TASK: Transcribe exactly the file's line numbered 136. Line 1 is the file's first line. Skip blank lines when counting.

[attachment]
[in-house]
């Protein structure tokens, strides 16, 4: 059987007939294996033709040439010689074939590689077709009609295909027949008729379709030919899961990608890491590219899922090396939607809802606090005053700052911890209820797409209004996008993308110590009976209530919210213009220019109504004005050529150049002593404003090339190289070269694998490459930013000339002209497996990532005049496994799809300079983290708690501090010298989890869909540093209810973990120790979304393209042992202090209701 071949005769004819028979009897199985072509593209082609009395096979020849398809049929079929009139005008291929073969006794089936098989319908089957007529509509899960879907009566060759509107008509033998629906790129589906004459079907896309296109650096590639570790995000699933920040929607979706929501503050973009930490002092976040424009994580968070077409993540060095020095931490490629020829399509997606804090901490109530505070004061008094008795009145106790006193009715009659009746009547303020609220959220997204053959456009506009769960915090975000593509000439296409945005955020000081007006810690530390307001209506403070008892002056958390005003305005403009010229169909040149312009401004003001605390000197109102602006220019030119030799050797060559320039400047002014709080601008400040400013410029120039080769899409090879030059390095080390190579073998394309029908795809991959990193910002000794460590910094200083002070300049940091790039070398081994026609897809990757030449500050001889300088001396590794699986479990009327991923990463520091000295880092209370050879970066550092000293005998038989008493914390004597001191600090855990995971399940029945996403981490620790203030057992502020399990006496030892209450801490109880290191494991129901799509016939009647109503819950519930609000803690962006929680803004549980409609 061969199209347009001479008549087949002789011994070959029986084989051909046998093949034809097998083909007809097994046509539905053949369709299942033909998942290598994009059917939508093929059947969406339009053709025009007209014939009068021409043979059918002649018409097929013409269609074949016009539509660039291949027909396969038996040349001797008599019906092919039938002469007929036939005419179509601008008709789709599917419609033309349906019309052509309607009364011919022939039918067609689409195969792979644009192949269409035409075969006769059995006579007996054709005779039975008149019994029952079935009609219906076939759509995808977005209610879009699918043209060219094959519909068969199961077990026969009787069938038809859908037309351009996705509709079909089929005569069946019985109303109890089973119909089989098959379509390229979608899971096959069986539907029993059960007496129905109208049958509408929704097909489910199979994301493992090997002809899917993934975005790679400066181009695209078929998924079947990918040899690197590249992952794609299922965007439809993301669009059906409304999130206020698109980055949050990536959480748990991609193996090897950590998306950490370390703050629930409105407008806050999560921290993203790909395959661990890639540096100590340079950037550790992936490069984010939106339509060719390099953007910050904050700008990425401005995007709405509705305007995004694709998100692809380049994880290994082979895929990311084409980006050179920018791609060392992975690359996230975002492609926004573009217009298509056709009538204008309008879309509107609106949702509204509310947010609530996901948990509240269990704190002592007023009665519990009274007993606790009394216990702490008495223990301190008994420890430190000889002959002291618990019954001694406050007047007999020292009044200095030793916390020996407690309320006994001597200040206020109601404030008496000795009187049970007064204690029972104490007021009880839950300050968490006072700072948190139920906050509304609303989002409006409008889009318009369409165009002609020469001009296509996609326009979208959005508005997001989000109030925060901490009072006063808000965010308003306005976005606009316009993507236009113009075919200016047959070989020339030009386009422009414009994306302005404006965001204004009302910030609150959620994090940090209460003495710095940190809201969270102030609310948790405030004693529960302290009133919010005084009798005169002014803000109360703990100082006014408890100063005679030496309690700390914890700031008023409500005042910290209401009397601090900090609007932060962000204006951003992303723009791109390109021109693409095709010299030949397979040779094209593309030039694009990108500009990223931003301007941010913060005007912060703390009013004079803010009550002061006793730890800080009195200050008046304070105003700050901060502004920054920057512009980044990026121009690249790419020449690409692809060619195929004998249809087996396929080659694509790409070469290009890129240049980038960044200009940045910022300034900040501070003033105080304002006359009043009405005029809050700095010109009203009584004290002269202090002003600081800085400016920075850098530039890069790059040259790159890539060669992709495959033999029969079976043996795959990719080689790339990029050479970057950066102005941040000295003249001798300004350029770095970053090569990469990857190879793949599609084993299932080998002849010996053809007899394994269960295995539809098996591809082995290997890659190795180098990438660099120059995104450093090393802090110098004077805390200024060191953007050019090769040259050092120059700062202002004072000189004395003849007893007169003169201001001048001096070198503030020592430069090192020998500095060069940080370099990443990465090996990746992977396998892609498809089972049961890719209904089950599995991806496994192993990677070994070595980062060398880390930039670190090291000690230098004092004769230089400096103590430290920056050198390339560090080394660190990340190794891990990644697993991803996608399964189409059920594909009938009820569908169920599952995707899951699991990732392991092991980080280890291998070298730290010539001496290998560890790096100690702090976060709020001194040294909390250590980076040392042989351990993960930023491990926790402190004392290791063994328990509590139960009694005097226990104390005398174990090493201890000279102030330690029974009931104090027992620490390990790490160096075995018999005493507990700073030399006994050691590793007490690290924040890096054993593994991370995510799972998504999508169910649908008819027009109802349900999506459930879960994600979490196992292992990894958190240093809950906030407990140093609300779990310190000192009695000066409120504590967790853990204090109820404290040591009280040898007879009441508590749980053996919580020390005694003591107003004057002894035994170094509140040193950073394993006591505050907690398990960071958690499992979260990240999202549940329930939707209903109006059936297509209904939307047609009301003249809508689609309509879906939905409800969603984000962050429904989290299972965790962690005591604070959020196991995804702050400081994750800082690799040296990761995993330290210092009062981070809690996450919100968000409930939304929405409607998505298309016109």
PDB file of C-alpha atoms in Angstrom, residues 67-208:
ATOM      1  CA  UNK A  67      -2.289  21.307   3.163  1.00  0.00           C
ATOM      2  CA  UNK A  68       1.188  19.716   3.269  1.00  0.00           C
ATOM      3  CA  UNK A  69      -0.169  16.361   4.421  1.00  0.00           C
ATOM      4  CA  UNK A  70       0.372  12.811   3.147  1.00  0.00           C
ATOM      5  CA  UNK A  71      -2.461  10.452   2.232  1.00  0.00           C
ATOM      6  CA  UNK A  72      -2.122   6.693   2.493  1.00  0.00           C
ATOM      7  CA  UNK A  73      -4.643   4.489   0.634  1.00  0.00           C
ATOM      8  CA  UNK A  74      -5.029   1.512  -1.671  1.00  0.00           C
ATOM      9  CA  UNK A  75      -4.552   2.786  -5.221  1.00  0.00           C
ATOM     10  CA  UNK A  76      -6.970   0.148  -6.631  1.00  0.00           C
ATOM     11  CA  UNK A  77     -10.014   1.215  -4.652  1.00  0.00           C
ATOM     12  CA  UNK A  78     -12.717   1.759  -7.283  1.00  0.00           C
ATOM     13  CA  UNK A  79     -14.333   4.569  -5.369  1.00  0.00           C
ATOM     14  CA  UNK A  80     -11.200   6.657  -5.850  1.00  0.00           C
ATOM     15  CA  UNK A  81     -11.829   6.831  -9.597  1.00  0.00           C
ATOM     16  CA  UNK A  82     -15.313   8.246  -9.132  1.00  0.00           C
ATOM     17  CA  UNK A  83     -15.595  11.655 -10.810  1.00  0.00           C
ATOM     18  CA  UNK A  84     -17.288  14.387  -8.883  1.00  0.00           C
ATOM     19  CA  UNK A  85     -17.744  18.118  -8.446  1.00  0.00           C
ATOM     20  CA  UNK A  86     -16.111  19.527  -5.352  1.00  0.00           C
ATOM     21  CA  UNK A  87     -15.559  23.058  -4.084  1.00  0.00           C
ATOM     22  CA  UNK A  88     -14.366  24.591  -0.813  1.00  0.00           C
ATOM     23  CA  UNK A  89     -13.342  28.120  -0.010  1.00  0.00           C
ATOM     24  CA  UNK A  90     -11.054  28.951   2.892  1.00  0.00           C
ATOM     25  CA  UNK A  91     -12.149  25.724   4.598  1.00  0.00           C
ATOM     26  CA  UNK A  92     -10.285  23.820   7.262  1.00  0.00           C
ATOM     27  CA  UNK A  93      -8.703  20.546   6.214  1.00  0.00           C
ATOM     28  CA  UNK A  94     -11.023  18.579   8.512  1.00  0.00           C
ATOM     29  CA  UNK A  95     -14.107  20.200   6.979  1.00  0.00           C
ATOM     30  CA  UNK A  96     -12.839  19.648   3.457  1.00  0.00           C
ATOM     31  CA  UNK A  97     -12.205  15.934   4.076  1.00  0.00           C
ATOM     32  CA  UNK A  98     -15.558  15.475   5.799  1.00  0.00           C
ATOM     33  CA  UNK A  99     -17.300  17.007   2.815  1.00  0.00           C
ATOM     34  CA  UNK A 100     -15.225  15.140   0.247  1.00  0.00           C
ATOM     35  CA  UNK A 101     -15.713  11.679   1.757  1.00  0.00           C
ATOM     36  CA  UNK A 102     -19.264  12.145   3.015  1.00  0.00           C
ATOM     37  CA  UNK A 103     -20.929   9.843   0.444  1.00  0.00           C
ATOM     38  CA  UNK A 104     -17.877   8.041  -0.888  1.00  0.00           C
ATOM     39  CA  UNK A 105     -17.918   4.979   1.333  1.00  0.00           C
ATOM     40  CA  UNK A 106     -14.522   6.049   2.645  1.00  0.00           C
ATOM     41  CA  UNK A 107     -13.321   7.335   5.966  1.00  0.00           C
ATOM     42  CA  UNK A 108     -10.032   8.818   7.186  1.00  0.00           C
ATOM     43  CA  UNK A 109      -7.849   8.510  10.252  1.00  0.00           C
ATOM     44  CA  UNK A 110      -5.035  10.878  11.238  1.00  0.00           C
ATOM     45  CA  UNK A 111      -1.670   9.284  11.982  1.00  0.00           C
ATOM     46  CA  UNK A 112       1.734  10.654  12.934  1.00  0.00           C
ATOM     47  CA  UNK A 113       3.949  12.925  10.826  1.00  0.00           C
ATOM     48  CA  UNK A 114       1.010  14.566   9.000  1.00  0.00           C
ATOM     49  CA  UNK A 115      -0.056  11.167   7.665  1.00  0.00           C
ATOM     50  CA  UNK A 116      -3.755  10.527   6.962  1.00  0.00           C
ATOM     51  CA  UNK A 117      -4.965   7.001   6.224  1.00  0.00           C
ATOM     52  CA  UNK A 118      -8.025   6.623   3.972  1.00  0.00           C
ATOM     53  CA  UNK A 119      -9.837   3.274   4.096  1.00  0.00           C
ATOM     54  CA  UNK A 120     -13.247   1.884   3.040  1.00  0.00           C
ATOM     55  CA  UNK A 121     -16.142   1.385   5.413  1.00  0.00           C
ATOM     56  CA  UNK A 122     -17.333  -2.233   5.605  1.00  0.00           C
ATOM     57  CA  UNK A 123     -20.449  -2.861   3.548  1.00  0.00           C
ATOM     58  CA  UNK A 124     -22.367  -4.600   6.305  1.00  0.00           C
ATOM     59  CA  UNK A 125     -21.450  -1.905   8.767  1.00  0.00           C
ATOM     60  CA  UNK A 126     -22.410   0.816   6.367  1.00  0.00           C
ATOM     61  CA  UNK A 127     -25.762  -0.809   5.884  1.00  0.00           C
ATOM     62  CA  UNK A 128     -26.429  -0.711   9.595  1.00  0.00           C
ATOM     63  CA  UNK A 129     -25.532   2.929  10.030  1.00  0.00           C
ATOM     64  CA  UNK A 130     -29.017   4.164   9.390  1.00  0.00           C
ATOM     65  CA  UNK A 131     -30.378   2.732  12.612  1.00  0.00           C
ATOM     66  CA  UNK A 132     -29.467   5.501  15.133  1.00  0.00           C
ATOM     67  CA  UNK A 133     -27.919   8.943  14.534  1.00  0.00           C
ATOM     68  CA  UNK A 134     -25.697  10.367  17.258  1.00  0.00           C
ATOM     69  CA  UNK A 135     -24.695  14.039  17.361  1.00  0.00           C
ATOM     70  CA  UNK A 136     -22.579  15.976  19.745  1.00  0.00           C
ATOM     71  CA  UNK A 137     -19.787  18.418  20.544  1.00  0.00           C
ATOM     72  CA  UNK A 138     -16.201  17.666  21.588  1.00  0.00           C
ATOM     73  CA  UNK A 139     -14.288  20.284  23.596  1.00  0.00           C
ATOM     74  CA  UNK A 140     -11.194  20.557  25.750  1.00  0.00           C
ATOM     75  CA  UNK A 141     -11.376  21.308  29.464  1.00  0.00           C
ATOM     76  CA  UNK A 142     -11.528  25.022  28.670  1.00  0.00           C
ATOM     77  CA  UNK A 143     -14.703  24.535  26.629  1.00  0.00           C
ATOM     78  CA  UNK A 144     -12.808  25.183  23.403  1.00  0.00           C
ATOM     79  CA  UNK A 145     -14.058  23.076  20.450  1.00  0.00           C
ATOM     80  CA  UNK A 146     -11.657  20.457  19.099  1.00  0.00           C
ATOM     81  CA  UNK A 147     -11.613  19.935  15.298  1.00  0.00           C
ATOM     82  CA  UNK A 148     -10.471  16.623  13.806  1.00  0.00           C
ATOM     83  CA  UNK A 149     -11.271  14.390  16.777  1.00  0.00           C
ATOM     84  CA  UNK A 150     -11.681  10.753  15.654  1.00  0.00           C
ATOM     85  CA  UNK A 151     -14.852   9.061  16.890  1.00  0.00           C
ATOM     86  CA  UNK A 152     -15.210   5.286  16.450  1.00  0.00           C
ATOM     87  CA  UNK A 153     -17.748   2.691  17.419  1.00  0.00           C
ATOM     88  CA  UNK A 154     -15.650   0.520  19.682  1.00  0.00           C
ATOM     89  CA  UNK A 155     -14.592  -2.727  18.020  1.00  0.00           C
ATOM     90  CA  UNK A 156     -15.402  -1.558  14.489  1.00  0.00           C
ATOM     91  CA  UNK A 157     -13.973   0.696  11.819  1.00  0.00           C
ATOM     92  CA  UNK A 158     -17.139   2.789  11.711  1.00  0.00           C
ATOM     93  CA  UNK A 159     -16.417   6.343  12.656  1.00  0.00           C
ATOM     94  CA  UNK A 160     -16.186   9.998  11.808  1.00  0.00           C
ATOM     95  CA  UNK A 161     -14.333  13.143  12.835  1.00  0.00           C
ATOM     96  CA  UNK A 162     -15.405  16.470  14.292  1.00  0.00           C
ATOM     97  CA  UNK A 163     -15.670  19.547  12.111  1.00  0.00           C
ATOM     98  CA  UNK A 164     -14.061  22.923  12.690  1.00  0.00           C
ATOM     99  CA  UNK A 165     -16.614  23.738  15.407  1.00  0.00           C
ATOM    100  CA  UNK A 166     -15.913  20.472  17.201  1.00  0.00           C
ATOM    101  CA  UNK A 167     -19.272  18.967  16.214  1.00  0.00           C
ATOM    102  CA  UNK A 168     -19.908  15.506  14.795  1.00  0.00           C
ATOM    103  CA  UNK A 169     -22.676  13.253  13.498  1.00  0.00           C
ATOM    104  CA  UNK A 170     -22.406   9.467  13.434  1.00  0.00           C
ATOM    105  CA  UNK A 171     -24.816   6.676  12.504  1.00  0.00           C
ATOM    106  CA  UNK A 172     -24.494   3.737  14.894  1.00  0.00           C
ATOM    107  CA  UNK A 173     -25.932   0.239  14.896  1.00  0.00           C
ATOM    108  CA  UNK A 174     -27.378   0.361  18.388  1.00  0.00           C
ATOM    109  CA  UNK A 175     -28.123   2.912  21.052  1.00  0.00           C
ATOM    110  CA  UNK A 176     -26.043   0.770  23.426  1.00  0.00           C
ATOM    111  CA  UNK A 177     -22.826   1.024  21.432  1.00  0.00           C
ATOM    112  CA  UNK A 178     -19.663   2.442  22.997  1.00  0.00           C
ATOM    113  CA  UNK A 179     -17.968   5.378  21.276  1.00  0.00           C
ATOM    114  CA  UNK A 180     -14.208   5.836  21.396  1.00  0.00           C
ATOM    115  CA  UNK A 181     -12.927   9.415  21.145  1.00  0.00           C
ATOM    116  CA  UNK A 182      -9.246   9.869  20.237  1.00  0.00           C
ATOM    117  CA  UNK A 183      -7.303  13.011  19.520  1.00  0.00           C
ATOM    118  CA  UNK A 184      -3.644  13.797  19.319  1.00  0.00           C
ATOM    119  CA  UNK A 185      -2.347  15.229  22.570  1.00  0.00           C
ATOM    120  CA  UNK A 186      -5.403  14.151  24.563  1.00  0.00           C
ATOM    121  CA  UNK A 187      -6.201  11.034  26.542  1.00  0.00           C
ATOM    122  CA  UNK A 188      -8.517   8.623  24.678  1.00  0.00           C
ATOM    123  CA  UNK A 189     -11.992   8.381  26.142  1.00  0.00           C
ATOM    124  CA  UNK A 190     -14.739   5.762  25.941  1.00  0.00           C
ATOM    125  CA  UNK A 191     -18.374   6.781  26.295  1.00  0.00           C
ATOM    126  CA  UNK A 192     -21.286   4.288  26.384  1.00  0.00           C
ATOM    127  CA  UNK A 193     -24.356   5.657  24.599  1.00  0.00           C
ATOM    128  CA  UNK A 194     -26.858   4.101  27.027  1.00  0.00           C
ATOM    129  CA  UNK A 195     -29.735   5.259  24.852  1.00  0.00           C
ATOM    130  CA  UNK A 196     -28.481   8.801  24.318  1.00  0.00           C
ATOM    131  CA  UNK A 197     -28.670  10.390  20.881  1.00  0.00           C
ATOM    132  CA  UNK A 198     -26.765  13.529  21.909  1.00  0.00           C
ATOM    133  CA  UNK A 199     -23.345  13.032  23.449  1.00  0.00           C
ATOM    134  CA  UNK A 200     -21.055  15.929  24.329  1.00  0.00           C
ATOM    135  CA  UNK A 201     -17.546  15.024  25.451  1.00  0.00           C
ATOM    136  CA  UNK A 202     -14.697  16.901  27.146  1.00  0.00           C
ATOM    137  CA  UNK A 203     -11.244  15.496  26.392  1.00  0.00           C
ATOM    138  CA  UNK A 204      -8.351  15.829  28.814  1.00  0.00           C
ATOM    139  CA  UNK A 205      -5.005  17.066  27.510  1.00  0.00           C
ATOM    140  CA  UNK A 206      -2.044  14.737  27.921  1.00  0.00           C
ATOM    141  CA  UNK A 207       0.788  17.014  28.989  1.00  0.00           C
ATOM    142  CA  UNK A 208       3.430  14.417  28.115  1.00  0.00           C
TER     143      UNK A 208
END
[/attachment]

ATOM    133  CA  UNK A 199     -23.345  13.032  23.449  1.00  0.00           C